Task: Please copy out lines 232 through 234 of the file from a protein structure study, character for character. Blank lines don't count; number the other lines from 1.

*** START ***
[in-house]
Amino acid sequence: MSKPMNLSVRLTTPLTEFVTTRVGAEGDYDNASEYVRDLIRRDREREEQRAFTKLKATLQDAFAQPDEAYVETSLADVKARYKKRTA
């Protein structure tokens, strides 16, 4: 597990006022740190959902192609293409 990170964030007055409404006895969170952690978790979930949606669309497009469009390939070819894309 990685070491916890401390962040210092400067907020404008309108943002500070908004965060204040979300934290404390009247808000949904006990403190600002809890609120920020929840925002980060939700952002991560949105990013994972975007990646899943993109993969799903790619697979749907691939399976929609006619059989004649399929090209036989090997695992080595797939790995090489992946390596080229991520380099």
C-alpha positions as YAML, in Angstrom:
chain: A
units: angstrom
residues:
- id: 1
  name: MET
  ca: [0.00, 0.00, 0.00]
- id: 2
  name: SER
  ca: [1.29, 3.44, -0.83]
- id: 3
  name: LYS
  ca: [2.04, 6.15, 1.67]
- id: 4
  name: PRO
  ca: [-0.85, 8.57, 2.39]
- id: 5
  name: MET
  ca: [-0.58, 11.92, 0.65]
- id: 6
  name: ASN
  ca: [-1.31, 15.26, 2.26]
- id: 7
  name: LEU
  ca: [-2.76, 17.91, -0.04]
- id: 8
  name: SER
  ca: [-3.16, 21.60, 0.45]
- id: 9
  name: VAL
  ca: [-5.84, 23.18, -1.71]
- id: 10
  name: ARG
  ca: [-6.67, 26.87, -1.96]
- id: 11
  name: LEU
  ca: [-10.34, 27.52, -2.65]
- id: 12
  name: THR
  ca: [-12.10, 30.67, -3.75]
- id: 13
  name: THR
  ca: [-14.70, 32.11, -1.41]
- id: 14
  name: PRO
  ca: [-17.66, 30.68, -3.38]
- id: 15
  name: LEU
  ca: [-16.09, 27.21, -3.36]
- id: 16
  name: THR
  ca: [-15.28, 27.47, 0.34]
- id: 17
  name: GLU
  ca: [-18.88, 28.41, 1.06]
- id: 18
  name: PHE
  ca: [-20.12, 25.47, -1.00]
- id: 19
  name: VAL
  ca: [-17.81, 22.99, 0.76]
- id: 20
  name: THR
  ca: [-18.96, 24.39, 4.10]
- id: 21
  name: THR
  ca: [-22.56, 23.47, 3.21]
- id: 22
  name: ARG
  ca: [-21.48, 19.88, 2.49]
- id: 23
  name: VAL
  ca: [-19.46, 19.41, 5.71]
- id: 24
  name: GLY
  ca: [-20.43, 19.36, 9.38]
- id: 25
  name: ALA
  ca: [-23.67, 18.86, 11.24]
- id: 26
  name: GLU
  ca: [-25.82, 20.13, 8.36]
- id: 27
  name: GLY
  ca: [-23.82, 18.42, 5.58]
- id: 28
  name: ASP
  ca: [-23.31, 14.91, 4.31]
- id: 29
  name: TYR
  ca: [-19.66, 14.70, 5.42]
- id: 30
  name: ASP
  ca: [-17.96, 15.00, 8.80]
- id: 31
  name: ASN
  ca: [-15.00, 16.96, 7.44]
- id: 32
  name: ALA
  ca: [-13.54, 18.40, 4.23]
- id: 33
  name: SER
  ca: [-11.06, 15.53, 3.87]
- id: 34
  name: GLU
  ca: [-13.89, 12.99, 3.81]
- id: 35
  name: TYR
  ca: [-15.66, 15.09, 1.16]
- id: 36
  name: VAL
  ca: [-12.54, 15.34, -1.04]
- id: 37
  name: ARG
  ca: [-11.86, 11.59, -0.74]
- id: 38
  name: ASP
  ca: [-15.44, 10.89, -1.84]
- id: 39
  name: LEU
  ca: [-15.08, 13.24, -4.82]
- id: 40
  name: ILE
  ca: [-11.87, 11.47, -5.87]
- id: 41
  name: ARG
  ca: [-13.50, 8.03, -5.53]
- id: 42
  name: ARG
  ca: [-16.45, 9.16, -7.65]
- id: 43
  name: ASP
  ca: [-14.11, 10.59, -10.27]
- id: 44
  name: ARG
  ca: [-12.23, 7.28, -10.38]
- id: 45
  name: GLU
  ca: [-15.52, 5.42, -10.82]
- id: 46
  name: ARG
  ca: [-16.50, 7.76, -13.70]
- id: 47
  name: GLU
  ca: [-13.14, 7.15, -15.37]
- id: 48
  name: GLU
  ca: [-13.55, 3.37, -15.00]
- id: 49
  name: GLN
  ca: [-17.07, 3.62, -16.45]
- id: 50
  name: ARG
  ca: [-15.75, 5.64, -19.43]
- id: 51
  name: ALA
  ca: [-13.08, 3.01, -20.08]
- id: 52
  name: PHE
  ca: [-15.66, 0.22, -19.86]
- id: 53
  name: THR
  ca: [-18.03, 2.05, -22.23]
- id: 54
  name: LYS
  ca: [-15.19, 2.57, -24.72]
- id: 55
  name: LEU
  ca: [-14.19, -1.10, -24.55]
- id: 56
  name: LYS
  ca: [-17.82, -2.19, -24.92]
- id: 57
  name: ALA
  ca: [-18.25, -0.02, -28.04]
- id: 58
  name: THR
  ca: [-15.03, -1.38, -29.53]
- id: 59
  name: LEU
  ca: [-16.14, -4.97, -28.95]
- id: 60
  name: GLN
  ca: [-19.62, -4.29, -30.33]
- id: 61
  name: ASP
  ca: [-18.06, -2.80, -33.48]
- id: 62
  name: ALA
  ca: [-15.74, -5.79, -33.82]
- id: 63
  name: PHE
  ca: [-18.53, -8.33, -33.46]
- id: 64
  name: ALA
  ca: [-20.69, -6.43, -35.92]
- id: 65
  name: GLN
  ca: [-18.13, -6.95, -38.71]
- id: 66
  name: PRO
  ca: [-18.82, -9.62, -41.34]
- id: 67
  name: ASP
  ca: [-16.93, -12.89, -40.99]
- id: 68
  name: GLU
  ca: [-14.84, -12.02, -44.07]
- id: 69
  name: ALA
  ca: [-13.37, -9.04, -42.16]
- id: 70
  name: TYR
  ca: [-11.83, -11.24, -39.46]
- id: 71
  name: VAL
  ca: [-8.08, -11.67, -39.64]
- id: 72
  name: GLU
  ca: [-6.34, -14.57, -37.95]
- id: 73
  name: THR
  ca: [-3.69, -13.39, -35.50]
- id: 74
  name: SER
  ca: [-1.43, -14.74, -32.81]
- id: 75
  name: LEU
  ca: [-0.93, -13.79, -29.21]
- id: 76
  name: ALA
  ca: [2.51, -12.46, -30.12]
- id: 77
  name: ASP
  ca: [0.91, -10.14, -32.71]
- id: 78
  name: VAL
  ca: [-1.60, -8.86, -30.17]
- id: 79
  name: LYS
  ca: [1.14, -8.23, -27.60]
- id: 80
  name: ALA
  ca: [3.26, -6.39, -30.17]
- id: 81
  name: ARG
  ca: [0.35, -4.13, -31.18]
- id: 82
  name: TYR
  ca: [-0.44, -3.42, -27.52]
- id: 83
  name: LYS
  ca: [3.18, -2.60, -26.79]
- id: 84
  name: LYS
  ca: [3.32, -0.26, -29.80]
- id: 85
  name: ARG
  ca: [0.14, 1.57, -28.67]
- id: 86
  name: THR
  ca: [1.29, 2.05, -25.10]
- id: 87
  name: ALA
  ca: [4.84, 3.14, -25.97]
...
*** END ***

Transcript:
  ca: [-0.93, -13.79, -29.21]
- id: 76
  name: ALA